The day after Maryland lost to Michigan State, Taivon Jacobs and the rest of the team headed to the football facility for a weightlifting session around lunchtime, then meetings and a short practice in the afternoon.

Afterward, Jacobs guessed, most of his teammates napped or watched Sunday night football. He returned home to eat chicken wings and read “Junie B. Jones,” because having a 6-year-old daughter makes his routine different from those his Terrapins counterparts.

Jacobs, a wide receiver in his sixth year on Maryland’s roster, says everything in his life revolves around Bailey. She motivates him on the field and led him to find odd jobs so he’d be able to support her. Bailey prompted Jacobs to play for the in-state Terps rather than for Ohio State, the team that will be visiting College Park for Senior Day this weekend and the program to which Jacobs once gave a verbal commitment.

Bailey stays with her dad full time every other week, and through his career at Maryland, Jacobs has mastered the art of making it all work, zeroing in on game plans during the day and then his daughter’s homework at night, while leaning on help from his parents and girlfriend.

“Anything I do,” Jacobs said, “I try to make sure it’s in the best interest so I can help her.”

When Jacobs found out as a 16-year-old high schooler that he would become a father, his parents were shocked. Jacobs’s mom, Rosalind, knew her son’s life would be permanently altered, just as hers had been when she had Levern Jacobs Jr., Taivon’s older brother who also played at Maryland, at age 18.

“I just didn't know if he was going to be able to pursue everything he wanted and be there for her,” Jacobs’s mom said. “I just didn't know. But I watched him evolve. I watched him become a man.”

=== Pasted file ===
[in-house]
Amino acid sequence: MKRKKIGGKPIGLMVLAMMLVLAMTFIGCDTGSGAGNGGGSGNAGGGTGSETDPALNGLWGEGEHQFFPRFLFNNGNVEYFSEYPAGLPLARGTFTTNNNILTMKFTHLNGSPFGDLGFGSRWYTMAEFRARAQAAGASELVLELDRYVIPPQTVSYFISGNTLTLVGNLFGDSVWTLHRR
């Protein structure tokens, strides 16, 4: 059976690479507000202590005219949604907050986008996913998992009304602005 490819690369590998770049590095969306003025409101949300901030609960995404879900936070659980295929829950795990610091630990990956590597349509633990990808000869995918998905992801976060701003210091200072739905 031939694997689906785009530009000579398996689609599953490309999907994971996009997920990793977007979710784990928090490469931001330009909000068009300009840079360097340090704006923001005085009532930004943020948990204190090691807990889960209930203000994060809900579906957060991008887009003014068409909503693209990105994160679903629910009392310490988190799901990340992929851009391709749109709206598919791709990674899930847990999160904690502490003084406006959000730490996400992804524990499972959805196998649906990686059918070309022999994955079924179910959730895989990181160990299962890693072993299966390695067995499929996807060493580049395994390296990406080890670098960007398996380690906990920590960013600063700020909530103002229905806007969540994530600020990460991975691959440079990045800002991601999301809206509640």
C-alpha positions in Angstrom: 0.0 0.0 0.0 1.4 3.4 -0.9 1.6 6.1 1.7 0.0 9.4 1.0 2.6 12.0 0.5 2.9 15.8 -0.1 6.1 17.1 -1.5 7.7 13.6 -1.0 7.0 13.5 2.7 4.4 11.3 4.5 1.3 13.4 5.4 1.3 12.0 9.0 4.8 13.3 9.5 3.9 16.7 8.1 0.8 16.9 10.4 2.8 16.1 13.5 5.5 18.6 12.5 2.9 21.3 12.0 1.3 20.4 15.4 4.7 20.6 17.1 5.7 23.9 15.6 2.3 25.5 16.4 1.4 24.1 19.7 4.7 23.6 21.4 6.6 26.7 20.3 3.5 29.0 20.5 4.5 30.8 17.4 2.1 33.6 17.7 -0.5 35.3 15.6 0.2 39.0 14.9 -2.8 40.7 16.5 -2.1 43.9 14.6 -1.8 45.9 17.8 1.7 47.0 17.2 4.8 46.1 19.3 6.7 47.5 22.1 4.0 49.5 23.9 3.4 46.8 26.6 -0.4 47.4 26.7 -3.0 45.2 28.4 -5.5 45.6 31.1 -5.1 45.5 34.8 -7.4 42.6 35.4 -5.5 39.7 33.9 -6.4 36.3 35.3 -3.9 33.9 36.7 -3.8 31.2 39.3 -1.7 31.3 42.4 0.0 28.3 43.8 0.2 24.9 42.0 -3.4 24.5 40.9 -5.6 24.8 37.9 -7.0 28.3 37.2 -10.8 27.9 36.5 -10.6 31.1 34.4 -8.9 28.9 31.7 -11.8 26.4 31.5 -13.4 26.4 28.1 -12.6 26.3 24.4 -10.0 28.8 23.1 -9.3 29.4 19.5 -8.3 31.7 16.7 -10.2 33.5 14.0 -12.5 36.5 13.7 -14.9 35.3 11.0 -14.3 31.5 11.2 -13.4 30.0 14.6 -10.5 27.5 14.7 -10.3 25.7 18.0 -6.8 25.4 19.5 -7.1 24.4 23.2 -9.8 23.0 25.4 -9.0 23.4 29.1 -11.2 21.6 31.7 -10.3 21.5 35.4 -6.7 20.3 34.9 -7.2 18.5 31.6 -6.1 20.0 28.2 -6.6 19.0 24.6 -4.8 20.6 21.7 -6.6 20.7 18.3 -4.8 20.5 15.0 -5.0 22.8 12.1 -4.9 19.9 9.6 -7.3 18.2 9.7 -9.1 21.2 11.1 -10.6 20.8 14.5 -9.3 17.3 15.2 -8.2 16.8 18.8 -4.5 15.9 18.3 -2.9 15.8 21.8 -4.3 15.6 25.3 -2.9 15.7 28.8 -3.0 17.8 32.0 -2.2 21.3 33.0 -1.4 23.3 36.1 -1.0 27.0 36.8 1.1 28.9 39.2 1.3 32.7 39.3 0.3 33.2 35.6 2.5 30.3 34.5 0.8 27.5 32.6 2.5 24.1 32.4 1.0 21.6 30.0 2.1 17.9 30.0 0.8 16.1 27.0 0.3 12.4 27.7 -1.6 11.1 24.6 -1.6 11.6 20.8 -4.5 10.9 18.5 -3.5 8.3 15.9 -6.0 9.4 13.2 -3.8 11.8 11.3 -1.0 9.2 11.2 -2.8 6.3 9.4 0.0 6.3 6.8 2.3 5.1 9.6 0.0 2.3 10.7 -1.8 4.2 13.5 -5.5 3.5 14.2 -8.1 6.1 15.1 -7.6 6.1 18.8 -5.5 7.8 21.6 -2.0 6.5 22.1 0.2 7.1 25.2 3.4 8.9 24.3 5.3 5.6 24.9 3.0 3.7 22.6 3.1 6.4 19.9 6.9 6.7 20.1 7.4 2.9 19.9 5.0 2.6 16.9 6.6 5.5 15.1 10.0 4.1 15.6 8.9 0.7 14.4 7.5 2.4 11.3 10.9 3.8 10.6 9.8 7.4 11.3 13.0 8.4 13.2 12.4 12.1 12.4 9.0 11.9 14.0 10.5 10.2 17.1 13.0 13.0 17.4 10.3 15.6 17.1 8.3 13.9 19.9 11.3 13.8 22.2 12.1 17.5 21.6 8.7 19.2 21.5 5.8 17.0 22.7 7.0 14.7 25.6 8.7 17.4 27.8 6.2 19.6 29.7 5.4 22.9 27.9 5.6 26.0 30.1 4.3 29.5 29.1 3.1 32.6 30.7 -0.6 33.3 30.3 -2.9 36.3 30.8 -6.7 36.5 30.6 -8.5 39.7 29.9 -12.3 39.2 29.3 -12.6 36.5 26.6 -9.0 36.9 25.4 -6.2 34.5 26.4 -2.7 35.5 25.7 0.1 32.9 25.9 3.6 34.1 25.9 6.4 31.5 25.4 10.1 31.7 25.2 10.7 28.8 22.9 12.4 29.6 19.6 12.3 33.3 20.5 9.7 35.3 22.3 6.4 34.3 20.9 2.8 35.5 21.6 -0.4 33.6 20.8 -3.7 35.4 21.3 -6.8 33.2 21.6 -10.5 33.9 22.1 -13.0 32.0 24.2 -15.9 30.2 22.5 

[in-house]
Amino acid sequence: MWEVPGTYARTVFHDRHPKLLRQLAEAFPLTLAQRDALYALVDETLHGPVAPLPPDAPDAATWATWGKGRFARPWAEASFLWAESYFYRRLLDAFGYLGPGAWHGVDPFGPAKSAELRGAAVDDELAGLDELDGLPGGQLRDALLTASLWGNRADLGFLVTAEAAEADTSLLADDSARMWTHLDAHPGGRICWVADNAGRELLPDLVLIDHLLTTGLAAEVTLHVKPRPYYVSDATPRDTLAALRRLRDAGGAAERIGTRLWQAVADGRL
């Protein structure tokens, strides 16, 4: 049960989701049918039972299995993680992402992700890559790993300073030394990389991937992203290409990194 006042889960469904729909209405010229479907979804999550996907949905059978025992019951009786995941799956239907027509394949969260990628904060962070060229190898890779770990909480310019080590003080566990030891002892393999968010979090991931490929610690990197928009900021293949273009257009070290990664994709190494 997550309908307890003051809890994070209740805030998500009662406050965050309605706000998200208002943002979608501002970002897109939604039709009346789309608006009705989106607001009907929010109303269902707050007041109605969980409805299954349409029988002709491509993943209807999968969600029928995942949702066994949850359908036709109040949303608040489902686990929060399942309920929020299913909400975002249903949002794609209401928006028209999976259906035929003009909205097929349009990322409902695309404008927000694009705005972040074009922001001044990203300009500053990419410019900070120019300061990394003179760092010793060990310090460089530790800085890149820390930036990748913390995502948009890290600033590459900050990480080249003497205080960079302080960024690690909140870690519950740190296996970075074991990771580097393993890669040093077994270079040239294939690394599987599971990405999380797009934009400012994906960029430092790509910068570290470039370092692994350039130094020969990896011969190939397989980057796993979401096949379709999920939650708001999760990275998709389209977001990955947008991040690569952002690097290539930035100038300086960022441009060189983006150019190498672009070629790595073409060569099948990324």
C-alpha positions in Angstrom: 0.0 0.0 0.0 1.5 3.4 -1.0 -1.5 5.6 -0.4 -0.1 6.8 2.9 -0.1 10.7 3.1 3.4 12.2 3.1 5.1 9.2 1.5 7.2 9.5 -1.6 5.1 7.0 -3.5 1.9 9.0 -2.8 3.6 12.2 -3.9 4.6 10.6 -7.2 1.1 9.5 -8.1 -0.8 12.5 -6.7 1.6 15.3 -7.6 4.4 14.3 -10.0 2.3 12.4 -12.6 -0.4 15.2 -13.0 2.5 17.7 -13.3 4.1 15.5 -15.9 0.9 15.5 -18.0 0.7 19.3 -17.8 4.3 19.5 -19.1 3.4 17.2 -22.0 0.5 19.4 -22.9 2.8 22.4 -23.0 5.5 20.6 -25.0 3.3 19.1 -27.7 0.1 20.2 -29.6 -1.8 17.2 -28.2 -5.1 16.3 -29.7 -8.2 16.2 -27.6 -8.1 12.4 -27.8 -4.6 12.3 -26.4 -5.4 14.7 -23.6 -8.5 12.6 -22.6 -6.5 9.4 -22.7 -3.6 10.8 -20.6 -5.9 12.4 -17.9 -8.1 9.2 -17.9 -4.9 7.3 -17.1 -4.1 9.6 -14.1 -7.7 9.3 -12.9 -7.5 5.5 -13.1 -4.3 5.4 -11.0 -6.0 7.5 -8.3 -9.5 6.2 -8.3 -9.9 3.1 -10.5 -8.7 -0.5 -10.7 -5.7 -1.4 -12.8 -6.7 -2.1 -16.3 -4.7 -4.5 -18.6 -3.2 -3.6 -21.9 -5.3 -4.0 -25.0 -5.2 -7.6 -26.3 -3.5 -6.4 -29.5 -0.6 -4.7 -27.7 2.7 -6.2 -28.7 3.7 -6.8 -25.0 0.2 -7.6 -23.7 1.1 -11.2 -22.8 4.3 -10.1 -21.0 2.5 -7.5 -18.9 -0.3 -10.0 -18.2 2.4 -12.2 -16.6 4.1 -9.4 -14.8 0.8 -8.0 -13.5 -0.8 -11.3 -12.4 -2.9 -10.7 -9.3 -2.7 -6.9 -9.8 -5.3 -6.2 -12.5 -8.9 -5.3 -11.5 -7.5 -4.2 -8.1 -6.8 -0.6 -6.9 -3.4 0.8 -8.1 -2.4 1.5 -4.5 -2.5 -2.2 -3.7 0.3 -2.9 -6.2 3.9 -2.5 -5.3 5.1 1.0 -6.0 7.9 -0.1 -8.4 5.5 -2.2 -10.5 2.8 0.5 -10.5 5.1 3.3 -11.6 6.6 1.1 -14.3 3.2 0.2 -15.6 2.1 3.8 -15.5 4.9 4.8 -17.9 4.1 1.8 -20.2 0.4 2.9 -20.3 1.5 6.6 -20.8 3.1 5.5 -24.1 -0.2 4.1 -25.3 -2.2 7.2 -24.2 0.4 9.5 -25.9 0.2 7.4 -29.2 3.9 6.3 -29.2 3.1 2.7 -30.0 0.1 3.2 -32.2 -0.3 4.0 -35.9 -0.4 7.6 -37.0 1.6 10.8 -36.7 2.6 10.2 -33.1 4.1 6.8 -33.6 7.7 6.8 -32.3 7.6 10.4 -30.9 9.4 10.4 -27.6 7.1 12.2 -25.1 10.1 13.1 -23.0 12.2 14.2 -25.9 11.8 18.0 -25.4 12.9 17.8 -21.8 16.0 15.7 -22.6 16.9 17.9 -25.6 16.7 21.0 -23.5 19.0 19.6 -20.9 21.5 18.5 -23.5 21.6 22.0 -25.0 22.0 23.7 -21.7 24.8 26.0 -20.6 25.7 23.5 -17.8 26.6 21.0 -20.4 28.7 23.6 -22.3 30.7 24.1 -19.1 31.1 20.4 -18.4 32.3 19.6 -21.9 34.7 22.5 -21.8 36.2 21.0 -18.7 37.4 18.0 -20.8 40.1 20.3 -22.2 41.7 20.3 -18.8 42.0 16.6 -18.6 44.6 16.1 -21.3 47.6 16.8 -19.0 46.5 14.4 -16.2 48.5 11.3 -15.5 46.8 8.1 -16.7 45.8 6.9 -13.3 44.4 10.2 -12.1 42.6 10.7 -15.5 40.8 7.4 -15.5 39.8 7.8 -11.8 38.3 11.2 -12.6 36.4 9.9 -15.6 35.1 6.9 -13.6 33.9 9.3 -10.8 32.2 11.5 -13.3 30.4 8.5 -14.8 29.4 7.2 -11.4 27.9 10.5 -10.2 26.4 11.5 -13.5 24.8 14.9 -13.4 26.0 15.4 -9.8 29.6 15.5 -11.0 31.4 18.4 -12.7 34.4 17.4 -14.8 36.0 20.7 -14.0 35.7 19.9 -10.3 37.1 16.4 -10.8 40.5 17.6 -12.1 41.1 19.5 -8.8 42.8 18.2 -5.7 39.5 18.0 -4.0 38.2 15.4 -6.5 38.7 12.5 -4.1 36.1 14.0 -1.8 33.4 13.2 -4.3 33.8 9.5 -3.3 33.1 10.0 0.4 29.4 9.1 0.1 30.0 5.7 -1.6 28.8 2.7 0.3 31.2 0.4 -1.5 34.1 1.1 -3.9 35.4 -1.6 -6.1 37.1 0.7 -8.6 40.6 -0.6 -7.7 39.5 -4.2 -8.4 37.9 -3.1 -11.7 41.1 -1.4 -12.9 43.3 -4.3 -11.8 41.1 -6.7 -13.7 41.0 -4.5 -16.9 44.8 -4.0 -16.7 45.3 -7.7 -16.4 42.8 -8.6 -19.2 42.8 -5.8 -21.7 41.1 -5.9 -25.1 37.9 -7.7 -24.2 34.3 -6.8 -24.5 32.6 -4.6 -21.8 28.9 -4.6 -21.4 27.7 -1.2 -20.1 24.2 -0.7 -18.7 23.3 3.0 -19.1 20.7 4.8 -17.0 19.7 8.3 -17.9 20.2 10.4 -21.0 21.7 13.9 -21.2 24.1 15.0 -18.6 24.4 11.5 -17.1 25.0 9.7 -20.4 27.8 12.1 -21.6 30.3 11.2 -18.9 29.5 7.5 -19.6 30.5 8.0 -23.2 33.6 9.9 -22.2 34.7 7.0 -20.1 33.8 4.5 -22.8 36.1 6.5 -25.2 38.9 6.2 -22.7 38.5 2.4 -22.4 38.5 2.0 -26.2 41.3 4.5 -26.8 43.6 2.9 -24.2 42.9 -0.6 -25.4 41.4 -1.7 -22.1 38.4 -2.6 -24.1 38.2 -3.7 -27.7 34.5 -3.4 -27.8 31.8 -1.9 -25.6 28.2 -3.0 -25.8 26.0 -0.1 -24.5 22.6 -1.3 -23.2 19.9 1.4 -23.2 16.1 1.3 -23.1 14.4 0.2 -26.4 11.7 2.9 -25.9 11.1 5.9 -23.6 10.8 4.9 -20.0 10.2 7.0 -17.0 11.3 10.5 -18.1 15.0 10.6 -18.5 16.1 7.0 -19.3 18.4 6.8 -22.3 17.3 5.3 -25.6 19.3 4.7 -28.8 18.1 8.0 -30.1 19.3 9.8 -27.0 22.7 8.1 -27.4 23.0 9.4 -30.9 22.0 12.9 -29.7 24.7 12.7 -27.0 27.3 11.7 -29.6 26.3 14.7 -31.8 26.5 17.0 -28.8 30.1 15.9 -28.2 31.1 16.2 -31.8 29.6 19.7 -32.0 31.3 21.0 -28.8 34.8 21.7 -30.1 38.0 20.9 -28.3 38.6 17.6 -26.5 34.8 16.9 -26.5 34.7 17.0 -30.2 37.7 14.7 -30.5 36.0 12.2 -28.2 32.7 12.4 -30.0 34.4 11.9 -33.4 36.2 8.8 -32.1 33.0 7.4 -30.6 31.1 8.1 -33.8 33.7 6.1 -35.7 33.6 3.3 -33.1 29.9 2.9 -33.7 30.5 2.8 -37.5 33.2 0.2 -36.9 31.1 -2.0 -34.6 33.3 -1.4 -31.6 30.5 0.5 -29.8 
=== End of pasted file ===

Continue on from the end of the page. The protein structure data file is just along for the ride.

Jacobs remembers his parents telling him he could either be a good father or a terrible father. He could be involved or absent. He had a choice. But to Jacobs, he only saw one option — to be there for his daughter.

Still, Jacobs felt scared. After Bailey was born, he said he was “kind of stuck for at least a month,” as he processed what it meant to have a child and the way someone else now relied on him. As he held Bailey in the hospital, Jacobs felt an overwhelming sense that he couldn’t let her down. In that moment, he said, everything changed.

Jacobs’s dad, Levern, saw his son become more focused. Jacobs improved as an athlete and began to pick up Division I offers that next season.

“I was just like, ‘Nothing can stop me, now that I’m here, she’s here,’ ” Jacobs said. “I’m her Superman. I’m her Incredible Hulk or Spider-Man, any superhero that she wanted me to be. That’s kind of the mind-set that I took towards anything.”

Jacobs would wake up early to take care of Bailey before school. His days were shorter than they are now; schedules were less complicated before Bailey started school and her father began college.

As a senior at Suitland High, Jacobs committed to Ohio State, but he wasn’t certain where he’d end up until National Signing Day. Jacobs’s dad found out his son would be going to school in his home state when he placed the Maryland hat on his head. Bailey, Jacobs’s parents said, was the main reason behind his decision.